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posted on 16 March 2017

Early Headlines: Asia Stocks, Oil, Gold All Higher, Dollar Lower, Judge Blocks New Ban, Fed Hikes And Bond Rates Fall, Dutch Reject Far Right, Euro Jumps, S. Sudan Famine, China Also Hikes And More

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Early Bird Headlines 16 March 2017

Econintersect: Here are some of the headlines we found to help you start your day. For more headlines see our afternoon feature for GEI members, What We Read Today, which has many more headlines and a number of article discussions to keep you abreast of what we have found interesting.



  • Asia markets trade higher; dollar weakness in focus (CNBC) Shares in Asia see-sawed on Thursday but closed higher, as investors digested monetary policy decisions from the Bank of Japan, the People's Bank of China and the Federal Reserve. The Bank of Japan held monetary policy steady and maintained a positive view on the economy, signalling that no expansion of monetary stimulus was due in the near future, Reuters reported. The dollar index, which tracks the greenback against a basket of major currencies, slipped below the 101 handle to trade at 100.5. During Asian trade, Brent crude futures were up 0.66% to $52.15 a barrel, and U.S. crude gained 0.57% to $49.14. Spot gold rose 0.5% to $1,224.70 per ounce at 0313 GMT after touching $1,225.76, the highest since March 7, earlier in the session.



  • Judge blocks Trump's revised travel ban (The Hill) A federal judge in Hawaii has placed a nationwide block on President Trump’s revised travel order, delivering a major blow to the president's policy just hours before it was set to go into effect. U.S. District Judge Derrick Watson, a President Obama appointee, ruled after a hearing on Wednesday that the plaintiffs, the state of Hawaii and a Muslim leader, showed a "strong" likelihood to succeed in their lawsuit against the ban. They argue that the policy violates the Establishment Clause and proved that "irreparable harm" is likely if temporary relief is not granted. See also Trump blasts court ruling blocking revised travel order.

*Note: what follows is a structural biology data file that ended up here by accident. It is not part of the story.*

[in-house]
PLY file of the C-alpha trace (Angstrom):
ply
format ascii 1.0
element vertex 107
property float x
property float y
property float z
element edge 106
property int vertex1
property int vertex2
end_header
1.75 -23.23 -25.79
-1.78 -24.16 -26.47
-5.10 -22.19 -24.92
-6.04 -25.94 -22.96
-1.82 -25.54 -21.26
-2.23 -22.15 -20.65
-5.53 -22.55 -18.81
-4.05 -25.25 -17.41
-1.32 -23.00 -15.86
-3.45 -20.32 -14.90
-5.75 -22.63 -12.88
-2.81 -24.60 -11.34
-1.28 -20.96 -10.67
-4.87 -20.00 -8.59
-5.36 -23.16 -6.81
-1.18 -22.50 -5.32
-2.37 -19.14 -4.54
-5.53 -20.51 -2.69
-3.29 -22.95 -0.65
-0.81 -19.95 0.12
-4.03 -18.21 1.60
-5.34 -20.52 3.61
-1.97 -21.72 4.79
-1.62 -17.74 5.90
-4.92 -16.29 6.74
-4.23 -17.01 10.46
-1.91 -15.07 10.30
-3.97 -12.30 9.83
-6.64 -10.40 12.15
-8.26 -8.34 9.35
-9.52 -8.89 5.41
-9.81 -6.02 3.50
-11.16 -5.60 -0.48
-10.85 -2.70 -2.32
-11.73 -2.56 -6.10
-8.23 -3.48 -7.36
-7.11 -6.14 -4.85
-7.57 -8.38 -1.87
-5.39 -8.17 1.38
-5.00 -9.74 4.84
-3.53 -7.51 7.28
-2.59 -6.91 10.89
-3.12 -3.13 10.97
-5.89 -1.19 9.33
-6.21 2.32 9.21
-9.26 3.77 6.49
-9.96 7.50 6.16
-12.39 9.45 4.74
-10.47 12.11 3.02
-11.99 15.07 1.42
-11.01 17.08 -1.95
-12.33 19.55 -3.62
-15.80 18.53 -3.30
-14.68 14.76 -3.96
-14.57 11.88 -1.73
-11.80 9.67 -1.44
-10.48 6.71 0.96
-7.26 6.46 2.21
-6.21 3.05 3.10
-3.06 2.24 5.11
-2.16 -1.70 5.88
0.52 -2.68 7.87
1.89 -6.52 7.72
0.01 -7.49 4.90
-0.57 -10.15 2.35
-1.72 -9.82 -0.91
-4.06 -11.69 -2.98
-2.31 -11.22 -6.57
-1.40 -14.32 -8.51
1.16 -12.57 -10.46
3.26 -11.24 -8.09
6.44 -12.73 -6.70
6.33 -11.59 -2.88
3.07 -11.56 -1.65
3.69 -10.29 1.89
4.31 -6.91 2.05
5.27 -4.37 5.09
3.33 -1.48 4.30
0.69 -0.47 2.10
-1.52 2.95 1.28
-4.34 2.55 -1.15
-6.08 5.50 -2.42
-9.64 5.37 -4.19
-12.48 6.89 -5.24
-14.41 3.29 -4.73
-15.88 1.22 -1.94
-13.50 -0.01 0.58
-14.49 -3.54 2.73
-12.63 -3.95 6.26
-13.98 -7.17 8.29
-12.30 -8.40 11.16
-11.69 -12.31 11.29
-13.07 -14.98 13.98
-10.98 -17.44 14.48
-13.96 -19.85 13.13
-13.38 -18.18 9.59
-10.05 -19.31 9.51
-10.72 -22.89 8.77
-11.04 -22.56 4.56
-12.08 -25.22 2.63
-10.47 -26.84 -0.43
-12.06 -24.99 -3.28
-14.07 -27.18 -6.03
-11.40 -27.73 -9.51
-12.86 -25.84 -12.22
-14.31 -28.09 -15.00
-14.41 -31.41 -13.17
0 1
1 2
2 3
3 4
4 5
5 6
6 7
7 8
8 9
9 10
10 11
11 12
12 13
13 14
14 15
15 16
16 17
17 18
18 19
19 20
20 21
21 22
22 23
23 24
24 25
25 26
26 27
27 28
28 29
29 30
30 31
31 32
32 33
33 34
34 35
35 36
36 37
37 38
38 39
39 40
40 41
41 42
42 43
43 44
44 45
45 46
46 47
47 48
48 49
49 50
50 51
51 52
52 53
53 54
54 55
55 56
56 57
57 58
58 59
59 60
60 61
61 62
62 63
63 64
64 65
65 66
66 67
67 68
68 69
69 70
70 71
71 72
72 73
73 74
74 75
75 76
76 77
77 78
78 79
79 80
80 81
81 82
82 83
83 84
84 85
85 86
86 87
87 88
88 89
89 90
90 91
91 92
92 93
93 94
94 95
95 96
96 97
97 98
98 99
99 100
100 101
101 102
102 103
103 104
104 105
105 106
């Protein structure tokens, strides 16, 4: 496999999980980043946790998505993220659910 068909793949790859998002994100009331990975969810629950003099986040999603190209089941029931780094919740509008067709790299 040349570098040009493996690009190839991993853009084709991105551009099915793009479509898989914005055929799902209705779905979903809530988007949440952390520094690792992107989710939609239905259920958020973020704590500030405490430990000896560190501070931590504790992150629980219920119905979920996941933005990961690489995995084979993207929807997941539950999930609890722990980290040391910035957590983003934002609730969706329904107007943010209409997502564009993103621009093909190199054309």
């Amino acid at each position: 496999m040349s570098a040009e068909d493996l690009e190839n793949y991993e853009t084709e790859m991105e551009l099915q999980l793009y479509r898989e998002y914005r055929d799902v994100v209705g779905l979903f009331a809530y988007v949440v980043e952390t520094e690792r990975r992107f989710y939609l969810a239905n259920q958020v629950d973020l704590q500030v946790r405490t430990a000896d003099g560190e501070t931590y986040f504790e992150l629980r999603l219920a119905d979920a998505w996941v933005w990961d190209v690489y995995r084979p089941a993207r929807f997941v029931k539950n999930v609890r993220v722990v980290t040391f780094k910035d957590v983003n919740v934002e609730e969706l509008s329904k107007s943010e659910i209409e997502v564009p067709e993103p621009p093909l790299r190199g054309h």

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In remarks on the Senate floor today, Sen. John McCain (R-Ariz.) said that because Sen. Rand Paul (R-Ky.) objected to a bill to advance Montenegro’s inclusion in NATO:

“... the senator from Kentucky is now working for Vladimir Putin. If there is objection -- and I note the senator from Kentucky on the floor -- I will say before I read this, if there’s objection, you are achieving the objectives of Vladimir Putin. You’re achieving the objectives of trying to dismember this small country [Montenegro] that has already been the subject of an attempted coup."


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  • May forces Hammond into budget U-turn (The Times) Theresa May made the chancellor pay the price for a botched tax rise yesterday with a U-turn that showed the government’s vulnerability to pressure from rebel Tory MPs. The prime minister ordered Philip Hammond to abandon his key budget measure after only a week during a meeting attended by Gavin Williamson, the chief whip, yesterday morning.

Mr Hammond was told that the planned rise in national insurance contributions (NICs) for the self-employed had no chance of clearing parliament, while his denial that it breached a manifesto pledge was unsustainable.

The retreat, announced minutes before prime minister’s questions, creates a £2 billion hole in the public finances, raising fears of deeper spending cuts or another raid on pension reliefs this autumn.

Before the EU referendum, fears abound that the laws in place to help and protect the lives of disabled people would be disregarded, and future progress stilted. We have yet to see what impact Brexit will have, but my own research has revealed one extremely concerning fact: parliament is, and has been for some time, filled with institutionalised ableism, and without the EU’s help, the situation for disabled people may become very dire indeed.